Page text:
In this traveling life, I’m always a visitor, wherever I am. I’m transient, not of the place I was, the place I am, or the place I’m going. I maintain a visitor's mindset. I walk with my head up, noticing things. I greet everyone. I try not to offend.
Up here in Northern British Columbia and Southeast Alaska, there are lots of First Nations/Native American communities. The first one we visited was Bella Bella, BC, where we hopped off the waterbus and onto the docks of the Heiltsuk First Nation. The air was damp and humid and we ducked into the Thistalalh library/coffee shop/community center/gift shop where we sat down, opened some books, and soaked up the local culture.
The young gal behind the counter greeted every middle-aged-and-older guy as Uncle. A group of activists held a short meeting to develop a strategy for curtailing illegal bear hunts. Two residents worked out the details of a used smart phone purchase.
We left to walk north towards the town dump; we’d heard there was a free store next to it where we might be able to score a replacement for the jacket Eleanor lost days before. Trucks passed us on the winding road and the girls picked berries from along the shoulder. Three teens, all boys, headed our way, laughing and shoving each other.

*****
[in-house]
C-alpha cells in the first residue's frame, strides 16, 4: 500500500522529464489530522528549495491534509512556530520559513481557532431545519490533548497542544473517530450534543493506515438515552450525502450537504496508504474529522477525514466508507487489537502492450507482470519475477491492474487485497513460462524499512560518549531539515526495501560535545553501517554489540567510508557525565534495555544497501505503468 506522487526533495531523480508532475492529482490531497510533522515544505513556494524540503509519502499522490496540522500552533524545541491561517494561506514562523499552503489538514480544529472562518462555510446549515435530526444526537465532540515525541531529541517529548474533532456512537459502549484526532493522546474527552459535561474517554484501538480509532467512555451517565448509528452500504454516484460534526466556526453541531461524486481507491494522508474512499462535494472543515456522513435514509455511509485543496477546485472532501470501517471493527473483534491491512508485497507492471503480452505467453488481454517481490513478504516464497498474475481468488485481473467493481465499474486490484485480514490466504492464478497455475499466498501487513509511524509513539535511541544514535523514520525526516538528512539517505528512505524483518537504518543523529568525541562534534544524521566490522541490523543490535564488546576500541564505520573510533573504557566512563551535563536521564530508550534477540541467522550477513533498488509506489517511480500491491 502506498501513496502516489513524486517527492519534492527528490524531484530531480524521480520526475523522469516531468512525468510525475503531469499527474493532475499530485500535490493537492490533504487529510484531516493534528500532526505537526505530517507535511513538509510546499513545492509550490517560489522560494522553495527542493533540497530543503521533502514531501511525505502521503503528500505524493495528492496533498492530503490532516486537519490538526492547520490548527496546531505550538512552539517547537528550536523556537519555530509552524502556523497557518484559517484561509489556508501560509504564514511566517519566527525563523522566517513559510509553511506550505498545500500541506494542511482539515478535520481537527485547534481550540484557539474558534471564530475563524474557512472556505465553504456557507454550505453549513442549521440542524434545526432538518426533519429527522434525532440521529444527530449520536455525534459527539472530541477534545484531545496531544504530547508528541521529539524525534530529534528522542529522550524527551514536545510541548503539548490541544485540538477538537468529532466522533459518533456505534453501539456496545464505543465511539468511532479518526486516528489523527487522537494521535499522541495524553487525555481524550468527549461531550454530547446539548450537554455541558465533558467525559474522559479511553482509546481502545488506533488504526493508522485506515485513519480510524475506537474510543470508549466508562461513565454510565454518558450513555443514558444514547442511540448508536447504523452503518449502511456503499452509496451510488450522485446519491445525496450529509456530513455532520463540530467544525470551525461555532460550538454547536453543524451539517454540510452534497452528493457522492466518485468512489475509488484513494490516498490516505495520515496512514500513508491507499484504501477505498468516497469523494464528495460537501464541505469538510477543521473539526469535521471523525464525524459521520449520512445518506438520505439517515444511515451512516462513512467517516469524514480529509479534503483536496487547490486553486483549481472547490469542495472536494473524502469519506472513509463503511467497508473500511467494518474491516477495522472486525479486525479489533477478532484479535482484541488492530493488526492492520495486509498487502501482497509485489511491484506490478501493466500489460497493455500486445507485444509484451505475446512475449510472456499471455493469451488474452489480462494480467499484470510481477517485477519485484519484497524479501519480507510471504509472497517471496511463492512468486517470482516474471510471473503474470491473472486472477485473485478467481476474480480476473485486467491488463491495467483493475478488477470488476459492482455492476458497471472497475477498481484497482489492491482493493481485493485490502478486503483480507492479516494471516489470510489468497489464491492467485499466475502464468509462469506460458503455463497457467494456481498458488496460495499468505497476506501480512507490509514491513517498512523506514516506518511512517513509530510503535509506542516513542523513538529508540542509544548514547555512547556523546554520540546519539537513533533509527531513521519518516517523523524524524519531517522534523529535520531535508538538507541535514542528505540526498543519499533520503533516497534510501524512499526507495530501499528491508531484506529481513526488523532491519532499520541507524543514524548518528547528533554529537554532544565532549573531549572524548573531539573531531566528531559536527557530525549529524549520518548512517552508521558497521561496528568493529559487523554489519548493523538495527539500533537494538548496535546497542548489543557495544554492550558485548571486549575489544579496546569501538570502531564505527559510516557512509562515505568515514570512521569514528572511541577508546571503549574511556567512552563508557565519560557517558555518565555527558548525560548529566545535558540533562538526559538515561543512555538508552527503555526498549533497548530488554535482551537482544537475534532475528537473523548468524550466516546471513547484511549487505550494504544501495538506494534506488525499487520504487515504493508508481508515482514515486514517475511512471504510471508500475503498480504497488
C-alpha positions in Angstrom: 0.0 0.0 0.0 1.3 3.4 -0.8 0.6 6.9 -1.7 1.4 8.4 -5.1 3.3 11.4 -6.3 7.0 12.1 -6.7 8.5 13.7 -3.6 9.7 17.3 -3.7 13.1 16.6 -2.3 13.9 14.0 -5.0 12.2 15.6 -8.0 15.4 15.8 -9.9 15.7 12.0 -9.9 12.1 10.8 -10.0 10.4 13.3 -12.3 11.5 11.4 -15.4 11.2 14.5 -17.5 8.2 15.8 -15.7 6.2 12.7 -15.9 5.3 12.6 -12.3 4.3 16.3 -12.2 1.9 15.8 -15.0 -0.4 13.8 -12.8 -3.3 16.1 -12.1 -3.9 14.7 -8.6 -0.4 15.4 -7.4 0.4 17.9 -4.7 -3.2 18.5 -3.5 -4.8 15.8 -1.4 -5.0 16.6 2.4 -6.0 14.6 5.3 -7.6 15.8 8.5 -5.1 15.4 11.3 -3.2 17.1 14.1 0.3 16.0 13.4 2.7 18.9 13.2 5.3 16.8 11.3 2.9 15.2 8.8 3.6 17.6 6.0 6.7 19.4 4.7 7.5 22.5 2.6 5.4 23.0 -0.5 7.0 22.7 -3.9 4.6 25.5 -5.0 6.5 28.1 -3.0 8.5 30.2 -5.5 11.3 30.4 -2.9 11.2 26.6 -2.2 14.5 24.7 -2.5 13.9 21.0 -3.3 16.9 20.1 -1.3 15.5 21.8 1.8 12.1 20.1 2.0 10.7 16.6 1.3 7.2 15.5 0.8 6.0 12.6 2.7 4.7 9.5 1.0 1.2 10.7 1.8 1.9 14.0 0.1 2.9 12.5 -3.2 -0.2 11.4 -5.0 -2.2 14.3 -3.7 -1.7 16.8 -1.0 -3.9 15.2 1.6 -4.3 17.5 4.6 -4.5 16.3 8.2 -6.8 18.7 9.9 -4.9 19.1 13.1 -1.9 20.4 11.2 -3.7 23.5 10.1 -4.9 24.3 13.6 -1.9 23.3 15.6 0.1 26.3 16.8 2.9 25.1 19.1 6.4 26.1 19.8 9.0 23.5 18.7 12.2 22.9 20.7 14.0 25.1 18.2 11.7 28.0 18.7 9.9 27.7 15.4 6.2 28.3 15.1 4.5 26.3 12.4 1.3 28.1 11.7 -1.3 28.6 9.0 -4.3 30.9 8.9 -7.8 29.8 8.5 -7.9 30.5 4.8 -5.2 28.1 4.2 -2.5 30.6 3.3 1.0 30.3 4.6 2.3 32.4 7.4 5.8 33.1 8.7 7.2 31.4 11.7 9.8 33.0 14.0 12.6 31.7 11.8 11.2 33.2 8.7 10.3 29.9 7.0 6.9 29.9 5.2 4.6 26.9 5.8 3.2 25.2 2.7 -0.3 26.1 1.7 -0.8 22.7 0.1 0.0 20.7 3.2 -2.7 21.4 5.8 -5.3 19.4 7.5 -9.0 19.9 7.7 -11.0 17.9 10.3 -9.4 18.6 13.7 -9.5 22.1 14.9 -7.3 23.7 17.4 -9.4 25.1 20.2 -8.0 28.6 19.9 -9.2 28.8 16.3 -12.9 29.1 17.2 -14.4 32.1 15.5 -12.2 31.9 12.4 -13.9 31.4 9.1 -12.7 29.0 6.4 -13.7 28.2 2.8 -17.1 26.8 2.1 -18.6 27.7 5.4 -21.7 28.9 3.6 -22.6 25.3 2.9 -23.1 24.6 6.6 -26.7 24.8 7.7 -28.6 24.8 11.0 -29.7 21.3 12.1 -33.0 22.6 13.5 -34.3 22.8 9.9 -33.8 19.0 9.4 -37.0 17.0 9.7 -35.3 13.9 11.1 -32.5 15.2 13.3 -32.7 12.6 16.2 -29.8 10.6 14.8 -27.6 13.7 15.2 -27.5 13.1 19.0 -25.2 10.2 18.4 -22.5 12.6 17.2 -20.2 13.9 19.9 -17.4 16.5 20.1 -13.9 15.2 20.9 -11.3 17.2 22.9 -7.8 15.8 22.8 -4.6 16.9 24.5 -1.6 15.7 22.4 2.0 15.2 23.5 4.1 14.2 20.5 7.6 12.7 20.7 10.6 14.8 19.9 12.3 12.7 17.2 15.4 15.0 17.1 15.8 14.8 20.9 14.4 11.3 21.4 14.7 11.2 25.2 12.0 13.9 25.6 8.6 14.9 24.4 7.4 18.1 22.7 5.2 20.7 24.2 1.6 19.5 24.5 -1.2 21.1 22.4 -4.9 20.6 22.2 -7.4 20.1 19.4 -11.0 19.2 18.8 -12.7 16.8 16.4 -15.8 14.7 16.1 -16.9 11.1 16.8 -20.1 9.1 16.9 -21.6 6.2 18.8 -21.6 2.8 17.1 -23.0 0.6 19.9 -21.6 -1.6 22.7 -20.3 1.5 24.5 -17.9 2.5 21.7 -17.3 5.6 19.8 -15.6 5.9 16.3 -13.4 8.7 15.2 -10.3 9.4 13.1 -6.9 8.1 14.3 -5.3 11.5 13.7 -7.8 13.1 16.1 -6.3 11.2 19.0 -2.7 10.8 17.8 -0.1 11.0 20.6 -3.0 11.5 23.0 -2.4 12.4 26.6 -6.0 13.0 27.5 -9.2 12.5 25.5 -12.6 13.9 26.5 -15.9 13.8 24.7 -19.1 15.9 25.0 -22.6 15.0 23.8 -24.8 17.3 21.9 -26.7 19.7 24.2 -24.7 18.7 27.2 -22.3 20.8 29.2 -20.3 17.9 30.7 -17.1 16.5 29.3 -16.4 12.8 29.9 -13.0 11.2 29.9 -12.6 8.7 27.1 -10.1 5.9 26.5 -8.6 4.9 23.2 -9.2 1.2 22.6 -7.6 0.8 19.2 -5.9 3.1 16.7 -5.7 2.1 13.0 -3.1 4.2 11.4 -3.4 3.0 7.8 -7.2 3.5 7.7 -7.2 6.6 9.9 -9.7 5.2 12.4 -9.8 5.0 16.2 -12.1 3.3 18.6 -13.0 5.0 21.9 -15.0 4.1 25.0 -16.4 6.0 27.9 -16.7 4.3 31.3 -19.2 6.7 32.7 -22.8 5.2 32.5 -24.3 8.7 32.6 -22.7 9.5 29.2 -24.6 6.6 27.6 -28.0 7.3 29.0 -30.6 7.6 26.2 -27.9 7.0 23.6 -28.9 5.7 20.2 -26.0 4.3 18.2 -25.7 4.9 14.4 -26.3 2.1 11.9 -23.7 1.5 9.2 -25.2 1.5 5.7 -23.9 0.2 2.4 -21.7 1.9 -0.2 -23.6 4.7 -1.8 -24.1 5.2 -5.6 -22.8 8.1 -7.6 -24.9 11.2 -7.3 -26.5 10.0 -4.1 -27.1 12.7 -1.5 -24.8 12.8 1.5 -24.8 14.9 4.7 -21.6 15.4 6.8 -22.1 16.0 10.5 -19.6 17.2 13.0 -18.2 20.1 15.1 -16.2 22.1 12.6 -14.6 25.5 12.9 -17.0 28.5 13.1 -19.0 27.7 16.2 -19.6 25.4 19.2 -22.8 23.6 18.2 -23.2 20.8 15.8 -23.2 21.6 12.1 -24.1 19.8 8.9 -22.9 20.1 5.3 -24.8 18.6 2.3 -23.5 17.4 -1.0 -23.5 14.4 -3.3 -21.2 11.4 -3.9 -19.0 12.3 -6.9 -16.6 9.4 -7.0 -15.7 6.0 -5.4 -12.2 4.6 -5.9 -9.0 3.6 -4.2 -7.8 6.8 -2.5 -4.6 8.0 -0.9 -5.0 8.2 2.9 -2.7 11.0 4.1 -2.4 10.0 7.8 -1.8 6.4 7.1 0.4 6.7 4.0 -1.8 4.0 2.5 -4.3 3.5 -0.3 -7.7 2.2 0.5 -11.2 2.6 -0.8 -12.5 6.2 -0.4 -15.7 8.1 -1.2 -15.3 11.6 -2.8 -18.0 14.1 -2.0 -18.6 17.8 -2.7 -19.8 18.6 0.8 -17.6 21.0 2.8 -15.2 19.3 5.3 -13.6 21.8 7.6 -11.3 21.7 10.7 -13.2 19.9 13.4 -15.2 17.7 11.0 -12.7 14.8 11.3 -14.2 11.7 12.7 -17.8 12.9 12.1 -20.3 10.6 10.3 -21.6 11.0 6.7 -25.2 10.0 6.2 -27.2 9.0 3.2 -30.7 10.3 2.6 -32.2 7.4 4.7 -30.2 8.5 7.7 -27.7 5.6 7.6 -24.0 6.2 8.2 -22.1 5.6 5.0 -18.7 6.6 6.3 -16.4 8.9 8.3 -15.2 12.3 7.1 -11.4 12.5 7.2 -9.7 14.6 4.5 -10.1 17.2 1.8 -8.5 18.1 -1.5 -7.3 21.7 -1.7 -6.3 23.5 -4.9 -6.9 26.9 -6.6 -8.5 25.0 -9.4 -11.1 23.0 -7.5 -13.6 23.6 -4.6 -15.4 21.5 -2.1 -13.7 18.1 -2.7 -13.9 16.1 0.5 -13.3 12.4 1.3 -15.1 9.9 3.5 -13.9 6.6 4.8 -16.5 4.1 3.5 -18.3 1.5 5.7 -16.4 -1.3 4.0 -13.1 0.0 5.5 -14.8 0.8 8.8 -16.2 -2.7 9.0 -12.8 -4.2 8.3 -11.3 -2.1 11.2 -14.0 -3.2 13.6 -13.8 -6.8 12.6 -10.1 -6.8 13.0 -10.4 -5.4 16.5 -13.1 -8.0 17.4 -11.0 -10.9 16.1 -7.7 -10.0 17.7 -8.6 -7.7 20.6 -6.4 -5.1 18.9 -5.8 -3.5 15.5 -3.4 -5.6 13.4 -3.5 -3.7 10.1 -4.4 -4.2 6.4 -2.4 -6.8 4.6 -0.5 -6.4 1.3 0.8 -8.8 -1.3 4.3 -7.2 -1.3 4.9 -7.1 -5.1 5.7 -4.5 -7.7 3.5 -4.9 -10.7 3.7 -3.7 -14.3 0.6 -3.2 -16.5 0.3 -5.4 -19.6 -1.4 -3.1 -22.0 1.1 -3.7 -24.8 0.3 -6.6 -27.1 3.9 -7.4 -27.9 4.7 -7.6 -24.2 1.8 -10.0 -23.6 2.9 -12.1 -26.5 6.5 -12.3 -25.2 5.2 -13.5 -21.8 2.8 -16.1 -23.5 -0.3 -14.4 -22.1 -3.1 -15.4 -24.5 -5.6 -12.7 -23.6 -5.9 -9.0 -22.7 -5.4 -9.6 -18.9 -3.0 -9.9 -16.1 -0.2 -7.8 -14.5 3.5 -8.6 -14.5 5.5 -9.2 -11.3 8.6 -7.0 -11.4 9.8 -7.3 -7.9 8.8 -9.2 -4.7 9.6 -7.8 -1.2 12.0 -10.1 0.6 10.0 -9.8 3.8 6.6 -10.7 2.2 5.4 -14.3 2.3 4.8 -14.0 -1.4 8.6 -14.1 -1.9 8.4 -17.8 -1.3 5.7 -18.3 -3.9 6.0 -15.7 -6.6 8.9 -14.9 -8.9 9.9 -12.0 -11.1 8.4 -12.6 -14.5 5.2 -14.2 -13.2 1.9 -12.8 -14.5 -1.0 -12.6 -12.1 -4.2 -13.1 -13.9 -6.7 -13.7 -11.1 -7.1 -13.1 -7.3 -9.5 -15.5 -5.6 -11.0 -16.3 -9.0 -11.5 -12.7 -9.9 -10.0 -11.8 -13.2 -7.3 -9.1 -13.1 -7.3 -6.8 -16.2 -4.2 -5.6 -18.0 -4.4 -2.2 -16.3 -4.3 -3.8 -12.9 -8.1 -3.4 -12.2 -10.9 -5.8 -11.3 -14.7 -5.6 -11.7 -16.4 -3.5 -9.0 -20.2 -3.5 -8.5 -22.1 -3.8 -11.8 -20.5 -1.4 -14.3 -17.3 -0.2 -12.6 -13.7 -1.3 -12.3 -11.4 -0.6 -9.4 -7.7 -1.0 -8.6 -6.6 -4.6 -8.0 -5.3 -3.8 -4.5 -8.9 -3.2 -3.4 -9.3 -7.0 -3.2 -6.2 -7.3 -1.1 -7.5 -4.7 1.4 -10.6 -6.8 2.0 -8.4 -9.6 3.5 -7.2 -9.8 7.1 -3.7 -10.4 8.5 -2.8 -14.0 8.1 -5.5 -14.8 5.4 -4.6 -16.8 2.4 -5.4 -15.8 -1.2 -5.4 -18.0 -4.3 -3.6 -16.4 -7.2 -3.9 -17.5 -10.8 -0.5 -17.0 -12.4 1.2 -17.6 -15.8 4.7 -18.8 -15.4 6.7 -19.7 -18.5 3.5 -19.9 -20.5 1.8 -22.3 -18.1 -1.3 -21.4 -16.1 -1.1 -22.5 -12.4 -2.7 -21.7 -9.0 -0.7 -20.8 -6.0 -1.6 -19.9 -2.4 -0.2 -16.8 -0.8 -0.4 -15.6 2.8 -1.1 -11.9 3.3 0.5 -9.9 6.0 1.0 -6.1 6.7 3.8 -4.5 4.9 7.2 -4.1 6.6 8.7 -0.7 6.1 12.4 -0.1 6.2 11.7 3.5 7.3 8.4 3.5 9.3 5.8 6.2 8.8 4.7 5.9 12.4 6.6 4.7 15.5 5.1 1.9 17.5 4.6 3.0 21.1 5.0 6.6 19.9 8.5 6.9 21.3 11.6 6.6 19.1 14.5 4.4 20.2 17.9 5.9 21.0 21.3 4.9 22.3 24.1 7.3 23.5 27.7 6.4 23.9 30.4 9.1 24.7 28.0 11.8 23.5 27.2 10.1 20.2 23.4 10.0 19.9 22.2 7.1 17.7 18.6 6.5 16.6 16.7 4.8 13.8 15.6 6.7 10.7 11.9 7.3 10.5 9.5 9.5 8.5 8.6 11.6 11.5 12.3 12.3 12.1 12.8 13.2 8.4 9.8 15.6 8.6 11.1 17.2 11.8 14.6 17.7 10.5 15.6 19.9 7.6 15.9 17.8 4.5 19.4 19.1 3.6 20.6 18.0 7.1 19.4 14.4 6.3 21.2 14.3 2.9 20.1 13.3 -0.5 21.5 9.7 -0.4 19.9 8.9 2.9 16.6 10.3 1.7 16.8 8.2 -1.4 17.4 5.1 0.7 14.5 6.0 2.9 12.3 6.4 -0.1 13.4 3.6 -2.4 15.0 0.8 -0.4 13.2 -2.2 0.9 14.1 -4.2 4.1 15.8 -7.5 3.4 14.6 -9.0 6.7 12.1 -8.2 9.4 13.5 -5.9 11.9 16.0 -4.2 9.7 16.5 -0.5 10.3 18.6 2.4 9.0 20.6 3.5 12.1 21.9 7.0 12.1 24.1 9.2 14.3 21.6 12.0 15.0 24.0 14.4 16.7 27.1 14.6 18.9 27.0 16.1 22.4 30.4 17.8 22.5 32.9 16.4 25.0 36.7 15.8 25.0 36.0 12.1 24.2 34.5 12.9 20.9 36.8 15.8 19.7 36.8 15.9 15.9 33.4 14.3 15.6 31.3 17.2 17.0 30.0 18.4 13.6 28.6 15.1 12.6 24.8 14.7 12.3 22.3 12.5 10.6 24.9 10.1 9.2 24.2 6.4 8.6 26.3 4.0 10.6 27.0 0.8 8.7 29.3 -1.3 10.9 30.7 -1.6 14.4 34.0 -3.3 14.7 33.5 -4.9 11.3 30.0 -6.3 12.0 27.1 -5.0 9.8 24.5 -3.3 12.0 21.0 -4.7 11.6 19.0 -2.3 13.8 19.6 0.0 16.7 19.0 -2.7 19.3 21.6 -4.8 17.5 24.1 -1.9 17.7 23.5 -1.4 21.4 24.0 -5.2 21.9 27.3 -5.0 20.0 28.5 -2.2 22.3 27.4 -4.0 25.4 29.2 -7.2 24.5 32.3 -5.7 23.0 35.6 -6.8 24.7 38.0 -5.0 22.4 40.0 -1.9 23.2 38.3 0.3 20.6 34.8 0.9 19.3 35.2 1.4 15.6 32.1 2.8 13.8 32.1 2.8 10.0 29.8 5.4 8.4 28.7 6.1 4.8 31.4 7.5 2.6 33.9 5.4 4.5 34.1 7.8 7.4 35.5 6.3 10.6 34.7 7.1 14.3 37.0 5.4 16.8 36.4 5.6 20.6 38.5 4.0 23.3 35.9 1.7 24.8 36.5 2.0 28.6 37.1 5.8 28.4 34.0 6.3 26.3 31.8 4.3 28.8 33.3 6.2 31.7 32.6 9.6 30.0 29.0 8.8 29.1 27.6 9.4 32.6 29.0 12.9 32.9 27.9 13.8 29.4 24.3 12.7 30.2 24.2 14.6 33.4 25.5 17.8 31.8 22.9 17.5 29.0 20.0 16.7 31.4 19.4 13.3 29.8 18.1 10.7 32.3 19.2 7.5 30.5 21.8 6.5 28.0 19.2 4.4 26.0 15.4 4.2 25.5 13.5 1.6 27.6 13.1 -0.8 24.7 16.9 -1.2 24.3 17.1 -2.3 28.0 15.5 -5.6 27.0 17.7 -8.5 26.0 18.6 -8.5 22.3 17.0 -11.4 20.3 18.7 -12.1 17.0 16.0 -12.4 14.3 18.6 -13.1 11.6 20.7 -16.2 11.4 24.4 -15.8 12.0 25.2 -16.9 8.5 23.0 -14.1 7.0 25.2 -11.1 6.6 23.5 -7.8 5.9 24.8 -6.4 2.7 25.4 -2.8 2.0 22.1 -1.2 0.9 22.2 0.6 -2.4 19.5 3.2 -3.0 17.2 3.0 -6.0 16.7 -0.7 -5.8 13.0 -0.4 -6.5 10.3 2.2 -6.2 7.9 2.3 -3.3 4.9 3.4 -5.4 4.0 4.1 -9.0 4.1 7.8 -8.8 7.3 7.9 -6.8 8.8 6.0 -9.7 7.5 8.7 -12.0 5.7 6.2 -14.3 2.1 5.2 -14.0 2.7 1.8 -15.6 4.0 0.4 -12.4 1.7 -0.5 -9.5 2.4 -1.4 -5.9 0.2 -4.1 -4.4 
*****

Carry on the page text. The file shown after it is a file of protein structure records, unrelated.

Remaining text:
I nodded and smiled at the first, “How’s it goin’.”
He nodded and smiled, “Moe-gee-oat-eh.”
“MOE-GEE-OAT-EH.” I repeated enthusiastically, carefully extending the greeting to all three of them with a big smile.
I waited until they were out of earshot.
“Did you hear that?” I asked Windy.
“Moe-gee-oat-eh, it’s a First Nations greeting. We need to remember that.”
Windy started laughing, snorting.
“What?! What’s so funny?”
“He said to you, ‘It’s muggy out, eh?’ and you repeated it back to him like a crazy man—ohmygod I’m gonna pee my pants.”
These are natural hot springs at Baranof, right next to this raging river of glacial melt that drains from nearby Baranof Lake. These springs are just a short hike from the falls where Eleanor was rejoicing in the first pic.
In our twenties, we traded our boat for a house and our freedom for careers. In our thirties, we slumbered through the American dream. In our forties, we woke and traded our house for a boat and our careers for freedom. And here we are. Follow along at http://www.logofdelviento.blogspot.com/